Posted by Heather Doggett on 26 July 2019

As a nurse, I have collected many, many urine samples over the years and one thing I know for sure is that many of us tend to be dehydrated a lot of the time.

Water accounts for about 65% of our body weight, whilst our brains are 73% water. Water performs crucial roles such as carrying nutrients and waste products between our major organs, helping regulate body temperature, lubricating our moving parts, and acting as a shock absorber. Dehydration reflected by a 1-2% reduction in body weight can reduce our ability to concentrate and our everyday mental performance, and increase feelings of aggression or irritation.

According to the National Hydration Council, 12% of tiredness and fatigue cases presenting at GP surgeries are believed to be due to dehydration. Staggeringly, statistics reveal that 60% of the UK drink just one glass of water or less a day.

As we don’t have a water storage facility in our body, it must be replaced regularly by water from our diet. Official NHS guidance suggests adults should drink 8-10 200ml glasses of fluid a day and children 6-8 glasses. 70–80% of daily water intake should come from drinks, the remaining 20–30 % should come from food.

What should I drink?
While all fluid counts towards this target, water is one of the healthiest ways to hydrate. It doesn’t have any calories or sugar and is free if you drink tap water. Try adding add slices of lime, orange, lemon, cucumber or even mint for something different if you do not like plain water.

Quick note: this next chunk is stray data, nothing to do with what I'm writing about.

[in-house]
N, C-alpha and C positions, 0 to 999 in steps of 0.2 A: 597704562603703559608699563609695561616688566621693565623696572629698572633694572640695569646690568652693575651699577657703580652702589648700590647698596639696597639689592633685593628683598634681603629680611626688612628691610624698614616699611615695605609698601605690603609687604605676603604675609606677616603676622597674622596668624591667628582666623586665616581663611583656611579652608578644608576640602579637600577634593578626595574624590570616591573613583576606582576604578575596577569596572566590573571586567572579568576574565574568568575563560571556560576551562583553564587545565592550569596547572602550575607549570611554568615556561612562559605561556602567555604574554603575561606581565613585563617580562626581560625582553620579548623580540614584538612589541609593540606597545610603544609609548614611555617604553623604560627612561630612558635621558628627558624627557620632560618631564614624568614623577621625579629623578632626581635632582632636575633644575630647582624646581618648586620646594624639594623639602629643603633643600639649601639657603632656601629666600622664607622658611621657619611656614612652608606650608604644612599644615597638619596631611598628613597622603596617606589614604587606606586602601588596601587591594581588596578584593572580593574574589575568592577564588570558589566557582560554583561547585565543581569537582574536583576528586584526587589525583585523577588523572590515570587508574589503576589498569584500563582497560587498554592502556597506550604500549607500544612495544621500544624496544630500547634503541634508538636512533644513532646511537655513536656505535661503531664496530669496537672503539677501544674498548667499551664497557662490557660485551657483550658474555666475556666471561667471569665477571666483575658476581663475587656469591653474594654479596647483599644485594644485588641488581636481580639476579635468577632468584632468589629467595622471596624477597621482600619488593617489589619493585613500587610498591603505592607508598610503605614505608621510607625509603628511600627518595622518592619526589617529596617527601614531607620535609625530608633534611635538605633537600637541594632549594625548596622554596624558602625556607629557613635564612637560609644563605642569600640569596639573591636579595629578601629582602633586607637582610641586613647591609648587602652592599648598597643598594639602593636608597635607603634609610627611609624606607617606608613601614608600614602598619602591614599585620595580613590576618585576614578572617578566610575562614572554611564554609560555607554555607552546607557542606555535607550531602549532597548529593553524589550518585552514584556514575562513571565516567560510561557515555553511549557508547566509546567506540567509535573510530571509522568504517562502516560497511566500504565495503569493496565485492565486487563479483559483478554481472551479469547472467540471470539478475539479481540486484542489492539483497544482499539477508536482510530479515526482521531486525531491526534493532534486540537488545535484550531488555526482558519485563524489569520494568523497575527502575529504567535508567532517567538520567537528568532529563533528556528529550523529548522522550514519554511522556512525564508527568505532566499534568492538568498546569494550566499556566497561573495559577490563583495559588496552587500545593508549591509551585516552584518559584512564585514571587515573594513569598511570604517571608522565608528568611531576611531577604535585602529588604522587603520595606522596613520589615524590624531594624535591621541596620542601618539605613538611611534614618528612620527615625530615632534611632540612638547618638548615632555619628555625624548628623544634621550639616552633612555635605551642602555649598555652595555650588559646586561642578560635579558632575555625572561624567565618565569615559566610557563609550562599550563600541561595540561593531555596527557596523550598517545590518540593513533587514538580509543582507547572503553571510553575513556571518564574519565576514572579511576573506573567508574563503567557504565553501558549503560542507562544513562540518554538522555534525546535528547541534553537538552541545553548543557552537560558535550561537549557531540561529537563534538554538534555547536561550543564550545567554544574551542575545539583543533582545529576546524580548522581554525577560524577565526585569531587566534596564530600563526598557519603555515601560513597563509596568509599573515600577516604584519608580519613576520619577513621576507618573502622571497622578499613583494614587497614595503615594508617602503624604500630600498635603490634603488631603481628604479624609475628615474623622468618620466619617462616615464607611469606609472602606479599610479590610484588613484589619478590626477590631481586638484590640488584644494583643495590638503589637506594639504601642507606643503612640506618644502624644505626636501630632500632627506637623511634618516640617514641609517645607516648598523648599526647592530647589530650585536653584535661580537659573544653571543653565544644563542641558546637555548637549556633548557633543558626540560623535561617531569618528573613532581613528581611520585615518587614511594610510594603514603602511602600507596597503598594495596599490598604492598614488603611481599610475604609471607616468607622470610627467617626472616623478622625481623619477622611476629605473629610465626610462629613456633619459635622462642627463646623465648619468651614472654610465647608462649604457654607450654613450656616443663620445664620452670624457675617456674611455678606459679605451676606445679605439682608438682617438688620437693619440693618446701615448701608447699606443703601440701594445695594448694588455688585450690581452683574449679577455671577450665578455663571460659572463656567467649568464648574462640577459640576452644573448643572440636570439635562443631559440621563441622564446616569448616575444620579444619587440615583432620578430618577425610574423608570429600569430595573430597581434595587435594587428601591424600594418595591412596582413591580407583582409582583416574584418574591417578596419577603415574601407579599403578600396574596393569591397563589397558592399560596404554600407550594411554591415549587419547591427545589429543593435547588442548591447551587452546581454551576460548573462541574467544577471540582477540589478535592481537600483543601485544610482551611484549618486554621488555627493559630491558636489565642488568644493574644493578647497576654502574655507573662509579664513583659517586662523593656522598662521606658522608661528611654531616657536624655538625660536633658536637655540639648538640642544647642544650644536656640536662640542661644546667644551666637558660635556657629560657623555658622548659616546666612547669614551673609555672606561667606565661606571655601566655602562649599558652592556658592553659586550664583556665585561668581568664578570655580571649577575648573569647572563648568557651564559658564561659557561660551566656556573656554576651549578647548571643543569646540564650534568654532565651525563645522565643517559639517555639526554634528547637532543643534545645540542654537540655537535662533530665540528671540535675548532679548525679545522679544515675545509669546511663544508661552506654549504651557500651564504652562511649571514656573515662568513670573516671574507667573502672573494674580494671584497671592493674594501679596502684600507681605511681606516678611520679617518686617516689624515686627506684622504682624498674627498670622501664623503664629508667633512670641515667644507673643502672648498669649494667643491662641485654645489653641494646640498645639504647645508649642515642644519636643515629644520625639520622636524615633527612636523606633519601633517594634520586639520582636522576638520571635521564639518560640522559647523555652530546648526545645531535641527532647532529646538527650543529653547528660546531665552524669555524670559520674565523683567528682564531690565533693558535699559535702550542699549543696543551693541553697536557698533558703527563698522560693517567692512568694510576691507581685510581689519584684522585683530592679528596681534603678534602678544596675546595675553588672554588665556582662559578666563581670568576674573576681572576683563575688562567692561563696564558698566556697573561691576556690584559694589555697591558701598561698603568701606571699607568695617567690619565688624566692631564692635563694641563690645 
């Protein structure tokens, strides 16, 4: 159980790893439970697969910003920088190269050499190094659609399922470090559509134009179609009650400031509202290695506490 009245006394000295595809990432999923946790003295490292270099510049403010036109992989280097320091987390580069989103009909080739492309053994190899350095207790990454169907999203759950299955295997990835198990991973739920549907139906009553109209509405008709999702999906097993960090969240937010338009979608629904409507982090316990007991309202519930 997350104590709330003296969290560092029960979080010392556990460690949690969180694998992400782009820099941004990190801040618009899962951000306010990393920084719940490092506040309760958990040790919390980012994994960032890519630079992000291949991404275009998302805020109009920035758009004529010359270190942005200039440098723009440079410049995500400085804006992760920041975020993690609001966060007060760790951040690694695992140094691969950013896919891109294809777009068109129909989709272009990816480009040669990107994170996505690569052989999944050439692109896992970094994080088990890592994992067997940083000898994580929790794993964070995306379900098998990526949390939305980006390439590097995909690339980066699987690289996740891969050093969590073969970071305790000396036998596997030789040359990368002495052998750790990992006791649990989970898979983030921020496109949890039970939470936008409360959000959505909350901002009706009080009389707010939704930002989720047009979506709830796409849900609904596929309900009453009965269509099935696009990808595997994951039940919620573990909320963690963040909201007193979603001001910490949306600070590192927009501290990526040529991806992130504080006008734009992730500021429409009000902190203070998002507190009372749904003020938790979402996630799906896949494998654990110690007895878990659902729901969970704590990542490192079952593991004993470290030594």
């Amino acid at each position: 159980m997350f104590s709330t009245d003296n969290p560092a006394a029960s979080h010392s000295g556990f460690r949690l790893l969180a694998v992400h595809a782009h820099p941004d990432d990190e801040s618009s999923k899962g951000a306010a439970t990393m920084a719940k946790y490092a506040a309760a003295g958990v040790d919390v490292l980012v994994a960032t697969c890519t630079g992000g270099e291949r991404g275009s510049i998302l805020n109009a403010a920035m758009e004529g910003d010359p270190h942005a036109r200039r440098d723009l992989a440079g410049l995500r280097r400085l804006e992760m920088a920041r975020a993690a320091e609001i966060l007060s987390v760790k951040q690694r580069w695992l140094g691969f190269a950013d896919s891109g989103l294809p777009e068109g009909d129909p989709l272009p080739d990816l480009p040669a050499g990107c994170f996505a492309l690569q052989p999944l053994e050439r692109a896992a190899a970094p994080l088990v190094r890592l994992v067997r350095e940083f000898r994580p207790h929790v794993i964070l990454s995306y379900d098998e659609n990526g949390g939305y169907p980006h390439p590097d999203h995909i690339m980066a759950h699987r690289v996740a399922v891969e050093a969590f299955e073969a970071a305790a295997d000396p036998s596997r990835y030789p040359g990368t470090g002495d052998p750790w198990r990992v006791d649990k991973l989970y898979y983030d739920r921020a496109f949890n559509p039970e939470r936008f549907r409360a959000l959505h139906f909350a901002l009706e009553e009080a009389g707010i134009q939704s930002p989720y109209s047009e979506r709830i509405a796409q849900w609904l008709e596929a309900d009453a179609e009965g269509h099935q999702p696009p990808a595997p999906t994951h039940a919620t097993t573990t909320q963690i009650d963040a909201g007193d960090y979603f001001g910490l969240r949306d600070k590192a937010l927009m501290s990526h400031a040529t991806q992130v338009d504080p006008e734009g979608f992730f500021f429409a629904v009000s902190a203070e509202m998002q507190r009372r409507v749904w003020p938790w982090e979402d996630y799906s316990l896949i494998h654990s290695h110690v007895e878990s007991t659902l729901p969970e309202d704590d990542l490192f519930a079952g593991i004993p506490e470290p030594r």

Coconut water is now very popular. It contains potassium, sodium and natural sugars and is sometimes used to treat dehydration but be mindful of the natural sugar content.

Fruit juices and smoothies can provide one of your 5 a day but they do contain lots of natural sugar and can be acidic – not so good for your teeth.

If you do choose fizzy drinks or squash, choose the ‘no added sugar’ varieties. Some fizzy drinks can contain 9 teaspoons of sugar in a 330 ml can.

Tea and coffee can contribute to your overall fluid intake. Both contain caffeine so moderation here. Caffeine can act as a mild diuretic which increases the amount you wee.

Alcohol does not really count – it acts as a diuretic and you can become dehydrated if you drink too much. Always drink water or other soft drinks alongside alcohol.

Signs of dehydration
If you feel thirsty, chances are you are already dehydrated and this is your body’s way of telling you. Another good indicator is the colour of your wee. Take a look at the wee chart at the top of this article to see if you have healthy wee or need to hydrate. Other signs of being dehydrated include headache, feeling tired, weak and dizzy, dry mouth and lips and, if severe, cramps and feeling confused.

To sum up concisely in the words of a Slovakian Proverb ‘Pure water is the world’s first and foremost medicine’.